We’ve been continuing to work on our rig, preparing it for boondocking. After having the solar a bit, we’ve reached a few conclusions and a few changes to make.
First, we’re eventually going to want to add three more panels to the roof, for a total of 2925w. We’re going to struggle to refill our battery bank on anything but the sunniest of days after the next item, which is adding one more battery.
Our average daily consumption for the last two weeks has been 12.72kWh – that does include some HVAC and laundry, but is a pretty good baseline to look at when sizing up our system. Our battery capacity is currently 11.8kWh, with only 9.12kWh being truly usable if we discharge to 80%. Adding another battery will provide us 15.2kWh of capacity, with 12.16kWh of that being usable if we discharge to 80%. If we want to run entirely off of battery without sun, we need four to cover our usage.
We averaged around 7kWh of solar this week, which offsets a bit over half of our utilization – that number should increase as summer comes along.
Take a day, for example, where we consume 12kWh and gather 7kWh from solar. We have a negative balance of 5kWh that must come from batteries and be replenished. Our generator charges the batteries at around 3.4kWh, so a 5kWh deficit will require approximately an hour and a half of runtime. Increasing the battery capacity will allow us to have more control over when that time is, and likely avoid having to run the generator at night. On a day where we’re entirely dependent on the batteries and have no sun, the extra battery would give us 25% more run time before kicking on the generator, and provide enough buffer where we could choose exactly when we want to bring the generator online for 3.5 hours to replenish the bank. Of course, we’re working on reducing our consumption and increase capacity, and the two will favor each other. For times we do have to run the generator, I added some sound damping material to the generator compartment to reduce the sound.
Adding another three panels (eventually; we will have to be creative as we’re currently out of room on the roof) will feed in 33% more solar in ideal conditions. That will be a future goal, likely alongside a mini-split retrofit to replace the rooftop units.
I went up and cleaned up the wiring on the roof, and put labels on all the new components.
I didn’t take photos, but I added a 30A ATS and a second shorepower inlet to the front of the RV under the front cap. The ATS is configured to switch between the inlet and the generator before the input to our generator AC junction box, which sends output through the 32A Autotransformer to step up to 240V split phase power – allowing 30A shore power sources (and non-GFCI 15/20A) to be usable when the inverters are in ESS mode.
We should still be well under the axle limits on our fifth wheel, but for peace of mind I decided to spend a little on reinforcement – especially since we’ll be spending several miles on rutted dirt roads instead of highways.
The way these trailers are designed, you have three frame hangers on each side welded to the bottom of the I-beam, with some simple reinforcement on the lip. They’re known to have three common failures – the spring hanger itself failing or tearing off, the flange of the I-beam separating from the web, or the web itself cracking. If you read message boards, these issues are somewhat common but I haven’t personally worried about them up to now — they’re more common on trailers that run both heavy and off-road, which is what we’re effectively gearing up for but haven’t done a ton of in the past.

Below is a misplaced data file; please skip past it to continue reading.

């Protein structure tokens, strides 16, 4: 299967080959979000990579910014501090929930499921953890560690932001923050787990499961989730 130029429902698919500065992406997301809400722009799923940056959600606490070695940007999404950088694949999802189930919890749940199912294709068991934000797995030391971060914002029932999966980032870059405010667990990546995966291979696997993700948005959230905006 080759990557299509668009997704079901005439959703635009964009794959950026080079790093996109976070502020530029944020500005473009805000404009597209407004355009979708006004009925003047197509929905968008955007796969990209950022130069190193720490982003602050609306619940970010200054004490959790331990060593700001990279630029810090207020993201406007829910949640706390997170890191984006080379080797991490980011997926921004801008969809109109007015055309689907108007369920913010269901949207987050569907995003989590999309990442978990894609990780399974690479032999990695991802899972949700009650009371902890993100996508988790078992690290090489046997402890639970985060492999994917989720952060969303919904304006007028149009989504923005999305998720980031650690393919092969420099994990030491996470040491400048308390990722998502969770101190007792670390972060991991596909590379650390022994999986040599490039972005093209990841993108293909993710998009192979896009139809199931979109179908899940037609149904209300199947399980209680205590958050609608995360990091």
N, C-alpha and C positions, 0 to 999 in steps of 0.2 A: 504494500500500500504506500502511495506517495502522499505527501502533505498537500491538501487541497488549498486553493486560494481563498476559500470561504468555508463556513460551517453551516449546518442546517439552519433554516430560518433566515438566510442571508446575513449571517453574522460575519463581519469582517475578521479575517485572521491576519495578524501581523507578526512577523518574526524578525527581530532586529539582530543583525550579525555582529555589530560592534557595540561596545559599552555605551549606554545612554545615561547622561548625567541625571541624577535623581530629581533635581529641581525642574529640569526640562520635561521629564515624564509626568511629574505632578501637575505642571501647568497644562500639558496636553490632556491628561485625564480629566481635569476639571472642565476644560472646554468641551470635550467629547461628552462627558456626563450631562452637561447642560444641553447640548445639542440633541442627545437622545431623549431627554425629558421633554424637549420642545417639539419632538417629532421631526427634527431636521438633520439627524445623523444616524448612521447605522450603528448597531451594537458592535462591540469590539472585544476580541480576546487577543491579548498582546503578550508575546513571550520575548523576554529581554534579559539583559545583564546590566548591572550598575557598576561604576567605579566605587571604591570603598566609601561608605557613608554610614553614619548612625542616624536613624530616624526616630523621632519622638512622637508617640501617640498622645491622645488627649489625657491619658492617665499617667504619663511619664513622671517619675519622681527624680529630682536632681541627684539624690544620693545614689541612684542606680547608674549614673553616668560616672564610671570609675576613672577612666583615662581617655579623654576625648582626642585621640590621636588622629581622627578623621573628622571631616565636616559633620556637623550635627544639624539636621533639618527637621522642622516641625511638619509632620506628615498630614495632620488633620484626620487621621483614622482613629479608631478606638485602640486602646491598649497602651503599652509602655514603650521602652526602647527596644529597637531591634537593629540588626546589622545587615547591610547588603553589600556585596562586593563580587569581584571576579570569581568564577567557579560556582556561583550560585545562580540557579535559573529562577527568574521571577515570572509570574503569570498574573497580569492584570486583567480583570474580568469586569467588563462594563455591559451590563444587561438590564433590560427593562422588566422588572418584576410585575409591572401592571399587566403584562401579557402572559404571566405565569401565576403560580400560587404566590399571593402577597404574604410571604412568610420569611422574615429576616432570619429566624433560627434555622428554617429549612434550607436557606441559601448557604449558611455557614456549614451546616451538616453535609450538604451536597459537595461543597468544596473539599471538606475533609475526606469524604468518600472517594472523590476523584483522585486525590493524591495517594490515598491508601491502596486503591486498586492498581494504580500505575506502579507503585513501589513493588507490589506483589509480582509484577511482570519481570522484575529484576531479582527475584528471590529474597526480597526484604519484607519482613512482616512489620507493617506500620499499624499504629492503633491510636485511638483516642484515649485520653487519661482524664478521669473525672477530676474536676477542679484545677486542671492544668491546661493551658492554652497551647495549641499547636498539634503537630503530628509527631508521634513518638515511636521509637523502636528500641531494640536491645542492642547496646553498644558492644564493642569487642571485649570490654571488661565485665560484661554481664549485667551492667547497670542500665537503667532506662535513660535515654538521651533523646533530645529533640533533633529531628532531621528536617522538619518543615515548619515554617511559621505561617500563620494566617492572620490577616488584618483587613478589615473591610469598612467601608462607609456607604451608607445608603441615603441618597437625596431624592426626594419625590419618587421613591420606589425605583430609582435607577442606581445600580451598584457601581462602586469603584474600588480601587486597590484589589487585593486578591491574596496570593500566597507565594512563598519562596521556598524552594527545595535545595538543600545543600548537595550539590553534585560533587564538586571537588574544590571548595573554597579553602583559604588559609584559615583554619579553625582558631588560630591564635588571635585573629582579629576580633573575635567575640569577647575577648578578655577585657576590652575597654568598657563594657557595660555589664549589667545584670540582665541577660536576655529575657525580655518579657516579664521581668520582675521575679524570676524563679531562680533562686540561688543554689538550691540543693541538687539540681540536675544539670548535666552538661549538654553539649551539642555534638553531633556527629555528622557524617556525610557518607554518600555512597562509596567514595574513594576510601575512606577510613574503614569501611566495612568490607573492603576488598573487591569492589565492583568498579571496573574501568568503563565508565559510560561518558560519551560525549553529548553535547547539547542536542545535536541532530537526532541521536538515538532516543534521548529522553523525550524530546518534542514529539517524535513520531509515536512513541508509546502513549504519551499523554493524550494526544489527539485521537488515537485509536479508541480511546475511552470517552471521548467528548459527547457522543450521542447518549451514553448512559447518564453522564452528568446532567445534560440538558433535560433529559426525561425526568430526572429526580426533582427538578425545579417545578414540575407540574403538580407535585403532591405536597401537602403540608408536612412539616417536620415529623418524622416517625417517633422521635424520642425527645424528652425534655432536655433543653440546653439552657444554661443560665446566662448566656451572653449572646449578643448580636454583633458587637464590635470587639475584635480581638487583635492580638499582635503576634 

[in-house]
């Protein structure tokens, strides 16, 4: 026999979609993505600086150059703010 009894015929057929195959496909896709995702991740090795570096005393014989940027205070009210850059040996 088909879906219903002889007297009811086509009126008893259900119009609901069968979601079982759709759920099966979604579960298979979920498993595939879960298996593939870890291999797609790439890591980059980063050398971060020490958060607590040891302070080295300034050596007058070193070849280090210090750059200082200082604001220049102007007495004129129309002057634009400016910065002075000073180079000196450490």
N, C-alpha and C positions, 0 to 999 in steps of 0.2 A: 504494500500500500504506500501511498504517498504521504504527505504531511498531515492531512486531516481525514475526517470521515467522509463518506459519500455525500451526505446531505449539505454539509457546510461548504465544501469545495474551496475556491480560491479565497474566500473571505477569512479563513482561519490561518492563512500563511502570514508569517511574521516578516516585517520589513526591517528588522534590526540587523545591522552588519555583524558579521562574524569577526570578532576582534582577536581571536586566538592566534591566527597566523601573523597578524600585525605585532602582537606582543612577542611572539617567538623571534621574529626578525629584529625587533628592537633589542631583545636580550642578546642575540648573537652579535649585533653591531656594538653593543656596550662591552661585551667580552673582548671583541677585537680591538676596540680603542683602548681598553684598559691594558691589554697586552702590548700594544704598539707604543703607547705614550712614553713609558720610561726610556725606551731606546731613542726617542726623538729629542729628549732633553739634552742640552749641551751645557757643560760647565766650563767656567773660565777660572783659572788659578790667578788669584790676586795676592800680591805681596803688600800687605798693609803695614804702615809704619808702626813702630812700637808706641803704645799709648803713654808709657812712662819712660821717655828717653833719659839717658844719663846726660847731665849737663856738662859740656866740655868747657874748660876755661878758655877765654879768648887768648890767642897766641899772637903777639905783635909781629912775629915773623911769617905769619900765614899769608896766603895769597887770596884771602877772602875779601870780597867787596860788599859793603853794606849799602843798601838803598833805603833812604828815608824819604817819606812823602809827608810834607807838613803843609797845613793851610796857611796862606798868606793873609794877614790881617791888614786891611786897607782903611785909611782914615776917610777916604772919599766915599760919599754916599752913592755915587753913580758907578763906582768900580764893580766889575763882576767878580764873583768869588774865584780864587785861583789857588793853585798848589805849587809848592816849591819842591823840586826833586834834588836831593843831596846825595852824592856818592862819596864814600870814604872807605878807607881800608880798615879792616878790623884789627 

The aftermarket addresses the weaknesses in a few ways, but the best off-the-shelf solution I found is the MORryde X-Factor crossmember. They span the distance between the spring hangers on each side providing support and dispersing the energy through tight turns over larger areas so individual components aren’t subject to as much stress. MORryde recommends at least the center, with the others optional, but I’m going to put in all three. In the below illustration, these are the blue bars. From the factory, there are none.
I’m also going to install their SRE4000 equalizer, which is essentially a shock absorber that replaces our existing – much smaller – one, and their heavy duty shackle and wet bolt kit – something I have another brand’s version of, but since it doesn’t add much to the cost I might as well go all new.
I need a few tools that I don’t carry or plan to carry on the road with me, so I’m ordering the parts now and will store them until I can find someone to borrow the tools from or maybe pick up some cheap ones from Harbor Freight.
I moved the license plate back to the factory holder, removed and tightened all the failing/loose ladder struts, and added a flag pole with a 22′ pole and light at the top. I also added a couple motion-activated solar lights to the outside of the rig, one at the back and one kind of near the door.
We saw a lot of these poles with the beacons at the top at the Xscapers bash, where people used them to locate their rigs at night. That’s a great idea when you’re off in the middle of nowhere and we really like the addition.
We also purchased a few items to “replace” things we use electricity for – a toaster that goes on the stove, a kettle with a built-in thermostat, pour-over coffee maker, and more campfire cooking gear.
We’re heading through Flagstaff when we leave here, where we plan to scout out some boondocking sites for the week. If we don’t find any, we’re going to head on to Sedona and settle there, and if we luck out there should be plenty of commercial campgrounds around we can stay at for a few nights.